According to the Hollywood Reporter, on Tuesday Hulu was victorious in its four year class action lawsuit. The litigation centered on the Video Privacy Protection Act of 1988, which prohibits the disclosure of an individual’s purchases or uses of audio visual materials. According to the plaintiffs, Hulu violated the Act by allowing Hulu users to click a Facebook “like” button while watching programming on Hulu’s site, which triggered the transmission of a Facebook ID cookie and the current web page address to Facebook.
Earlier in the suit, it appeared the judge might side with the plaintiffs as Hulu’s arguments, which asserted that the plaintiffs’ failed to claim an actual injury and analogized to sharing information with third parties for advertising purposes, were rejected. However, ultimately, it was Hulu’s argument based on knowledge that won the case.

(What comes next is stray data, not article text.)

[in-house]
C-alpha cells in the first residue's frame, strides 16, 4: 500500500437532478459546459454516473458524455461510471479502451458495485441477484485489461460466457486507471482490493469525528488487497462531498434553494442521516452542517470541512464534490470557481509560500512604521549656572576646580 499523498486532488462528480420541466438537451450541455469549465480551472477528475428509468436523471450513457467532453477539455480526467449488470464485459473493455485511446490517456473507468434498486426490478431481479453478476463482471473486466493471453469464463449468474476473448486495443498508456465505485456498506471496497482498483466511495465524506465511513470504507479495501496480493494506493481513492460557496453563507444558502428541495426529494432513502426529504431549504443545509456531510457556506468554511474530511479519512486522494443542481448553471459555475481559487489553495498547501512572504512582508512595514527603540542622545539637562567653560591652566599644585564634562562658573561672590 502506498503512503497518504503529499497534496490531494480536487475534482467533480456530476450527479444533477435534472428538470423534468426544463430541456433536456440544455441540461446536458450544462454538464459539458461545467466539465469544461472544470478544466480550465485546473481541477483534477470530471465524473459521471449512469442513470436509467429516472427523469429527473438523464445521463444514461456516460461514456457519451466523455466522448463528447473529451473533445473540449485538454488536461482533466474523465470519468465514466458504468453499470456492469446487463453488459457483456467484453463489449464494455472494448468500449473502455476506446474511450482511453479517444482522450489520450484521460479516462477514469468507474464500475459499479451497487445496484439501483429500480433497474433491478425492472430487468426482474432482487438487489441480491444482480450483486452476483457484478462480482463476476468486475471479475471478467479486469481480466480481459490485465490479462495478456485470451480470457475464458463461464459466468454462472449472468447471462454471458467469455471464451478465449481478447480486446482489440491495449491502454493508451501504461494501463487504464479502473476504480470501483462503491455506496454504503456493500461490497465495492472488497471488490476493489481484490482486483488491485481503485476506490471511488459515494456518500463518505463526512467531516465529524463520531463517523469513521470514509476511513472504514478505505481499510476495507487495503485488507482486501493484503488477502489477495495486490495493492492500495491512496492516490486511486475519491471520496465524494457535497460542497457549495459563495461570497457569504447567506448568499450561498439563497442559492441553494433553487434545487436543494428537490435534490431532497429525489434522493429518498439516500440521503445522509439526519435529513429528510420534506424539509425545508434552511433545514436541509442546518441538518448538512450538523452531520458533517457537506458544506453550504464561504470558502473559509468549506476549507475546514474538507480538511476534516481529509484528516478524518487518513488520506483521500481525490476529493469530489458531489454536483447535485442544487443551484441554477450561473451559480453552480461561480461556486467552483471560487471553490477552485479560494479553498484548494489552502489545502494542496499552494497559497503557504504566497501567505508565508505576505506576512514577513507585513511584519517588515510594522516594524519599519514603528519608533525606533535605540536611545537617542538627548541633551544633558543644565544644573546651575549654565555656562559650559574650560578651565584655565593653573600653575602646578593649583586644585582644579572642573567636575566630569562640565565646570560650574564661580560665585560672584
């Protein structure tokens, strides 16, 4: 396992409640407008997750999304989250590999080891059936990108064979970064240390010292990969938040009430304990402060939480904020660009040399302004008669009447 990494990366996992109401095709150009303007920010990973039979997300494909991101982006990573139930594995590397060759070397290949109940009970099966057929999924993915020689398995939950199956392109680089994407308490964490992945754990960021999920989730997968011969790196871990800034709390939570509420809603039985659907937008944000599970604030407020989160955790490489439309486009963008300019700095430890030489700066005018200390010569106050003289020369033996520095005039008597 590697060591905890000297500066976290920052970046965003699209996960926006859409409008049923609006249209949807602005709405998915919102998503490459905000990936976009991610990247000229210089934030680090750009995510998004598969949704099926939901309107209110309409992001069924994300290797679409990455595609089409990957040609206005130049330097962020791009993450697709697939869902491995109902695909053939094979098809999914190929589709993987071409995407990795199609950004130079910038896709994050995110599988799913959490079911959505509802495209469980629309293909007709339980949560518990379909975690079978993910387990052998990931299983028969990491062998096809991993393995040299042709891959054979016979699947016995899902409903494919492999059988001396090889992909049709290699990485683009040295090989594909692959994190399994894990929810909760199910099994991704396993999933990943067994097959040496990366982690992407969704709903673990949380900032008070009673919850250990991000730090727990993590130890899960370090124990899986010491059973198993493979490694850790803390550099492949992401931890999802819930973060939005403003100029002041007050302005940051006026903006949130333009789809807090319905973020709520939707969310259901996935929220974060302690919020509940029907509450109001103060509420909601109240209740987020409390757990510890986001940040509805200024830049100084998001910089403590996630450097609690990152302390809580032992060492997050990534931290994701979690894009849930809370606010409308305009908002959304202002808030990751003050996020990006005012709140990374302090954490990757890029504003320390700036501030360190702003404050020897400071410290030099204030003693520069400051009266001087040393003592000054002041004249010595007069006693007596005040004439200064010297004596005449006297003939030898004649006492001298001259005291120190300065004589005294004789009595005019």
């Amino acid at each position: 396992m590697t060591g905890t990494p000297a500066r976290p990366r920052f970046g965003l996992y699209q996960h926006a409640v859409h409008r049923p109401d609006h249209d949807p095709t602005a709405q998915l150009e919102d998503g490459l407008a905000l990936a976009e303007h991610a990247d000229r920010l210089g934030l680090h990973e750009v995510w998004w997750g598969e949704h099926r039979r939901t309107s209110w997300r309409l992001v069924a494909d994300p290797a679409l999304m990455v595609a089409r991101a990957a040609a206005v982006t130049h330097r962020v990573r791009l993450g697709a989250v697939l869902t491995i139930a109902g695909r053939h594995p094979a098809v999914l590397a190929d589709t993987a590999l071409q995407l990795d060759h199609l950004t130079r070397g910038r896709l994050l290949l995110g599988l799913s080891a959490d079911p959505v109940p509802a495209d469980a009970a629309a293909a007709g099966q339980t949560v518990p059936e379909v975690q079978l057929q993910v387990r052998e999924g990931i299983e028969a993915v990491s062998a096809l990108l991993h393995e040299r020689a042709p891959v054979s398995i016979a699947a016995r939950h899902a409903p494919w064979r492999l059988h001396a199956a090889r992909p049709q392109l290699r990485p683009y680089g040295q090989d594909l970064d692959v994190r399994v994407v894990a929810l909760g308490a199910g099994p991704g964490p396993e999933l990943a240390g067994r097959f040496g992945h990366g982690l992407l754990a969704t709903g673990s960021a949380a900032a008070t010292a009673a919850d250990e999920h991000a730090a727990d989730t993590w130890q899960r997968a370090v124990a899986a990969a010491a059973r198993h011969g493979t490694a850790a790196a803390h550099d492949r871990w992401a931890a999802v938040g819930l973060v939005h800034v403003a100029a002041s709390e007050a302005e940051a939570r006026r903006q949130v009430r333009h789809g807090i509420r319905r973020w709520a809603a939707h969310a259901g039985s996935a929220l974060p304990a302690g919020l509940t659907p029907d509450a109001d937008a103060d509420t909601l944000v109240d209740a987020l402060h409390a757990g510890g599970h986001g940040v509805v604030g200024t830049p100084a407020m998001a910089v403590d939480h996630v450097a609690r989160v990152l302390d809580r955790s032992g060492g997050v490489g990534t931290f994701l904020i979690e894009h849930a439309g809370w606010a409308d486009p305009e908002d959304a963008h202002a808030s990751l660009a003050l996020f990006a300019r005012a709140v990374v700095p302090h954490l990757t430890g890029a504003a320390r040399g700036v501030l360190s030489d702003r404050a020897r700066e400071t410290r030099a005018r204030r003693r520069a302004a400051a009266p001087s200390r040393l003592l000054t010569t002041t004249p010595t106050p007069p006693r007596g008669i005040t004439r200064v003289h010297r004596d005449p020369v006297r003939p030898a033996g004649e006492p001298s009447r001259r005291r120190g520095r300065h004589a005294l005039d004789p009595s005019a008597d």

Hulu claimed that it did not “knowingly” share its customers’ viewing patterns with Facebook. Using this line of reasoning, US District Judge Laurel Beeler agreed that Hulu could not know that Facebook would combine the two distinct separate strings of code (the web page address and Facebook cookie) to identify a user. Even though the codes were sent simultaneously, because Hulu sent them separately, Hulu did not purposefully disclose user information. It also seems that the court considered that the average user is aware of how their information will be shared upon clicking the “Like” button.
Therefore, currently, it seems the VPPA does not reach online viewing habits.